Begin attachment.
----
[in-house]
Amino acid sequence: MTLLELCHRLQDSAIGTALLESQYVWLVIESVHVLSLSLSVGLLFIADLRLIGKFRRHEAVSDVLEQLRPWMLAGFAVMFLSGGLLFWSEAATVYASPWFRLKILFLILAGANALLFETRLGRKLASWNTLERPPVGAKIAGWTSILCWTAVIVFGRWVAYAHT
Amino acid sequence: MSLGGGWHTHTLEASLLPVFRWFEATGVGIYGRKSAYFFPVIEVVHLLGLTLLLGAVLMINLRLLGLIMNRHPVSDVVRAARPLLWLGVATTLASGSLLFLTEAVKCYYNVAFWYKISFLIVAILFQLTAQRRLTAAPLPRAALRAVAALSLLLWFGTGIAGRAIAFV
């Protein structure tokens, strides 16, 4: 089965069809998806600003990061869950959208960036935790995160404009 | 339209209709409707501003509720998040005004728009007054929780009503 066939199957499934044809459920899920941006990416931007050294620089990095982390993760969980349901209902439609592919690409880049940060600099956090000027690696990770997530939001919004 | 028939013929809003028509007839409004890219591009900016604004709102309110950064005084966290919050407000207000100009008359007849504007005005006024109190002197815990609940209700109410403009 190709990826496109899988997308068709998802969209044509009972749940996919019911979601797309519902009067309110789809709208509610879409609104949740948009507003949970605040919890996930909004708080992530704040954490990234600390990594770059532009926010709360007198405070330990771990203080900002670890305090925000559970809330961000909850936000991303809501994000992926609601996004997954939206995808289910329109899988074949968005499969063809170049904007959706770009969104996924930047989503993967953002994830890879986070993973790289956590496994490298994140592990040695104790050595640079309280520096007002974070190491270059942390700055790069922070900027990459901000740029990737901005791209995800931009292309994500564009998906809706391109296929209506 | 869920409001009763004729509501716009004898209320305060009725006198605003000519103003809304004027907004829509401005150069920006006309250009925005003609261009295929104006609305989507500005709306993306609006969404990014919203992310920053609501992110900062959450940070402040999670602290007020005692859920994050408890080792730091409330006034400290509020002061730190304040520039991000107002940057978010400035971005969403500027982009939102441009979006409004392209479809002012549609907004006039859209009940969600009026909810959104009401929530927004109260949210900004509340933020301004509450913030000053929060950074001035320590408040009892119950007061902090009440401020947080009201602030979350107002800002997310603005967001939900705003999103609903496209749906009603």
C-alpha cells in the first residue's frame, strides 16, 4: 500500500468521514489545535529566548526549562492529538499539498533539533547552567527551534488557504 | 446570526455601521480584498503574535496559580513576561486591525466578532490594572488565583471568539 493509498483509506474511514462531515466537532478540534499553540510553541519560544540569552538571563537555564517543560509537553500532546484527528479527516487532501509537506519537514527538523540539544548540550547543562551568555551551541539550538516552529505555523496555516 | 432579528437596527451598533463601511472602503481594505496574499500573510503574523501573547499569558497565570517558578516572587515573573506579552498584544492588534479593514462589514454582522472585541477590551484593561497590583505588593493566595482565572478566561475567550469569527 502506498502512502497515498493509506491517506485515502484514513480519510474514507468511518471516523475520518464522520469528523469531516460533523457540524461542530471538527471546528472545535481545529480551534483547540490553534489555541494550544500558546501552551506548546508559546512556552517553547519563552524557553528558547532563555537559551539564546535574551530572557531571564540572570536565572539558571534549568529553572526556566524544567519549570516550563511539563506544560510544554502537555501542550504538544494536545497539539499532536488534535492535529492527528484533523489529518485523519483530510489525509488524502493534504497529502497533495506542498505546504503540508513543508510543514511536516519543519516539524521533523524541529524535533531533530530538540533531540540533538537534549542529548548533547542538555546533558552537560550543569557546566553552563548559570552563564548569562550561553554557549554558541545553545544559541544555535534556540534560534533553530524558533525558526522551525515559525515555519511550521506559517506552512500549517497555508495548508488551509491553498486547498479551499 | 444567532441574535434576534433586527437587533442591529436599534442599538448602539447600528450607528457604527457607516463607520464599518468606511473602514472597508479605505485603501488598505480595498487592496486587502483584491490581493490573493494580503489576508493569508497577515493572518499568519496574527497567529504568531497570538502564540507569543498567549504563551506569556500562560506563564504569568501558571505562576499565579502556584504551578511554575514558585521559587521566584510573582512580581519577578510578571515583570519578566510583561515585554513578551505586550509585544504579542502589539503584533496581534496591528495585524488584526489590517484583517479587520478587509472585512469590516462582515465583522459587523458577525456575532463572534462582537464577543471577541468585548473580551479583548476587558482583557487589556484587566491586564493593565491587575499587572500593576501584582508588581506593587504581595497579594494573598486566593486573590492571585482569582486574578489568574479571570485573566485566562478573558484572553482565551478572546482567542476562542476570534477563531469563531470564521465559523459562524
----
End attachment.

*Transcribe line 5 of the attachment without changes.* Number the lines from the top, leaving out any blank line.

C-alpha cells in the first residue's frame, strides 16, 4: 500500500468521514489545535529566548526549562492529538499539498533539533547552567527551534488557504 | 446570526455601521480584498503574535496559580513576561486591525466578532490594572488565583471568539 493509498483509506474511514462531515466537532478540534499553540510553541519560544540569552538571563537555564517543560509537553500532546484527528479527516487532501509537506519537514527538523540539544548540550547543562551568555551551541539550538516552529505555523496555516 | 432579528437596527451598533463601511472602503481594505496574499500573510503574523501573547499569558497565570517558578516572587515573573506579552498584544492588534479593514462589514454582522472585541477590551484593561497590583505588593493566595482565572478566561475567550469569527 502506498502512502497515498493509506491517506485515502484514513480519510474514507468511518471516523475520518464522520469528523469531516460533523457540524461542530471538527471546528472545535481545529480551534483547540490553534489555541494550544500558546501552551506548546508559546512556552517553547519563552524557553528558547532563555537559551539564546535574551530572557531571564540572570536565572539558571534549568529553572526556566524544567519549570516550563511539563506544560510544554502537555501542550504538544494536545497539539499532536488534535492535529492527528484533523489529518485523519483530510489525509488524502493534504497529502497533495506542498505546504503540508513543508510543514511536516519543519516539524521533523524541529524535533531533530530538540533531540540533538537534549542529548548533547542538555546533558552537560550543569557546566553552563548559570552563564548569562550561553554557549554558541545553545544559541544555535534556540534560534533553530524558533525558526522551525515559525515555519511550521506559517506552512500549517497555508495548508488551509491553498486547498479551499 | 444567532441574535434576534433586527437587533442591529436599534442599538448602539447600528450607528457604527457607516463607520464599518468606511473602514472597508479605505485603501488598505480595498487592496486587502483584491490581493490573493494580503489576508493569508497577515493572518499568519496574527497567529504568531497570538502564540507569543498567549504563551506569556500562560506563564504569568501558571505562576499565579502556584504551578511554575514558585521559587521566584510573582512580581519577578510578571515583570519578566510583561515585554513578551505586550509585544504579542502589539503584533496581534496591528495585524488584526489590517484583517479587520478587509472585512469590516462582515465583522459587523458577525456575532463572534462582537464577543471577541468585548473580551479583548476587558482583557487589556484587566491586564493593565491587575499587572500593576501584582508588581506593587504581595497579594494573598486566593486573590492571585482569582486574578489568574479571570485573566485566562478573558484572553482565551478572546482567542476562542476570534477563531469563531470564521465559523459562524